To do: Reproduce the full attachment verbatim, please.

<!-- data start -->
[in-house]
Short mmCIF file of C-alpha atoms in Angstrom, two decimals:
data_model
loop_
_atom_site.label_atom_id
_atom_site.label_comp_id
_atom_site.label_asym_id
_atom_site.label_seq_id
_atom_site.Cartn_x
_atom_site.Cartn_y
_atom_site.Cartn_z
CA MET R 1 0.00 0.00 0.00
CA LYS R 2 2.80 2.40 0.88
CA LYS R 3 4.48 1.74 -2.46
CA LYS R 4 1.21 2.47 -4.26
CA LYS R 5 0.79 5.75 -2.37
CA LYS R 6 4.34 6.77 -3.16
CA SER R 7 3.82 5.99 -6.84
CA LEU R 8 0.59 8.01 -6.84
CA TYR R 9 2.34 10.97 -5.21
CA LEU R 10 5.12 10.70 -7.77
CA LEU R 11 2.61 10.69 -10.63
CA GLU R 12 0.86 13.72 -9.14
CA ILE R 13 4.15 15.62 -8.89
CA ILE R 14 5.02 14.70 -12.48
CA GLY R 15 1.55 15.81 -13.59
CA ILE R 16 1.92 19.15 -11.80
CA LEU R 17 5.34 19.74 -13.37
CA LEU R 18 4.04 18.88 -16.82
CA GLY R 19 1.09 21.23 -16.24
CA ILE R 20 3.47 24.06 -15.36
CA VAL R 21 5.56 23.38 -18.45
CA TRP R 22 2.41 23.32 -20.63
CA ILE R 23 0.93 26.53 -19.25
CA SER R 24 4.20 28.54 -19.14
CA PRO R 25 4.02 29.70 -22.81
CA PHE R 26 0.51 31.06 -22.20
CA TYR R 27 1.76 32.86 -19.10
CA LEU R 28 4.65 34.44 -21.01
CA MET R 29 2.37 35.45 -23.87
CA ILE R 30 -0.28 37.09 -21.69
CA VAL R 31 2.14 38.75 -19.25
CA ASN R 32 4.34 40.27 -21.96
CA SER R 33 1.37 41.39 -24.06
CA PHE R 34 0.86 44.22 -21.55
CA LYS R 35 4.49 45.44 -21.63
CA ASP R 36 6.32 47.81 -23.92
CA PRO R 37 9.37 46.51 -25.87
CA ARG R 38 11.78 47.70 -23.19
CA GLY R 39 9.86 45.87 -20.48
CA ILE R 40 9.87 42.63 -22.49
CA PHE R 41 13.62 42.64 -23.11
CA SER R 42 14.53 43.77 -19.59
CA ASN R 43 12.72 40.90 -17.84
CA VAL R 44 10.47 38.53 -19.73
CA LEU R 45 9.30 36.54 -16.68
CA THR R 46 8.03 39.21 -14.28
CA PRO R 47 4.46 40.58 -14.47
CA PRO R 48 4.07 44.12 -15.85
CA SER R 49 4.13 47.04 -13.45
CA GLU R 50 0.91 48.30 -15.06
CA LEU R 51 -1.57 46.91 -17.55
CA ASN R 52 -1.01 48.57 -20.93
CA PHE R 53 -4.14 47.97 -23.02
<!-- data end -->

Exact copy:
[in-house]
Short mmCIF file of C-alpha atoms in Angstrom, two decimals:
data_model
loop_
_atom_site.label_atom_id
_atom_site.label_comp_id
_atom_site.label_asym_id
_atom_site.label_seq_id
_atom_site.Cartn_x
_atom_site.Cartn_y
_atom_site.Cartn_z
CA MET R 1 0.00 0.00 0.00
CA LYS R 2 2.80 2.40 0.88
CA LYS R 3 4.48 1.74 -2.46
CA LYS R 4 1.21 2.47 -4.26
CA LYS R 5 0.79 5.75 -2.37
CA LYS R 6 4.34 6.77 -3.16
CA SER R 7 3.82 5.99 -6.84
CA LEU R 8 0.59 8.01 -6.84
CA TYR R 9 2.34 10.97 -5.21
CA LEU R 10 5.12 10.70 -7.77
CA LEU R 11 2.61 10.69 -10.63
CA GLU R 12 0.86 13.72 -9.14
CA ILE R 13 4.15 15.62 -8.89
CA ILE R 14 5.02 14.70 -12.48
CA GLY R 15 1.55 15.81 -13.59
CA ILE R 16 1.92 19.15 -11.80
CA LEU R 17 5.34 19.74 -13.37
CA LEU R 18 4.04 18.88 -16.82
CA GLY R 19 1.09 21.23 -16.24
CA ILE R 20 3.47 24.06 -15.36
CA VAL R 21 5.56 23.38 -18.45
CA TRP R 22 2.41 23.32 -20.63
CA ILE R 23 0.93 26.53 -19.25
CA SER R 24 4.20 28.54 -19.14
CA PRO R 25 4.02 29.70 -22.81
CA PHE R 26 0.51 31.06 -22.20
CA TYR R 27 1.76 32.86 -19.10
CA LEU R 28 4.65 34.44 -21.01
CA MET R 29 2.37 35.45 -23.87
CA ILE R 30 -0.28 37.09 -21.69
CA VAL R 31 2.14 38.75 -19.25
CA ASN R 32 4.34 40.27 -21.96
CA SER R 33 1.37 41.39 -24.06
CA PHE R 34 0.86 44.22 -21.55
CA LYS R 35 4.49 45.44 -21.63
CA ASP R 36 6.32 47.81 -23.92
CA PRO R 37 9.37 46.51 -25.87
CA ARG R 38 11.78 47.70 -23.19
CA GLY R 39 9.86 45.87 -20.48
CA ILE R 40 9.87 42.63 -22.49
CA PHE R 41 13.62 42.64 -23.11
CA SER R 42 14.53 43.77 -19.59
CA ASN R 43 12.72 40.90 -17.84
CA VAL R 44 10.47 38.53 -19.73
CA LEU R 45 9.30 36.54 -16.68
CA THR R 46 8.03 39.21 -14.28
CA PRO R 47 4.46 40.58 -14.47
CA PRO R 48 4.07 44.12 -15.85
CA SER R 49 4.13 47.04 -13.45
CA GLU R 50 0.91 48.30 -15.06
CA LEU R 51 -1.57 46.91 -17.55
CA ASN R 52 -1.01 48.57 -20.93
CA PHE R 53 -4.14 47.97 -23.02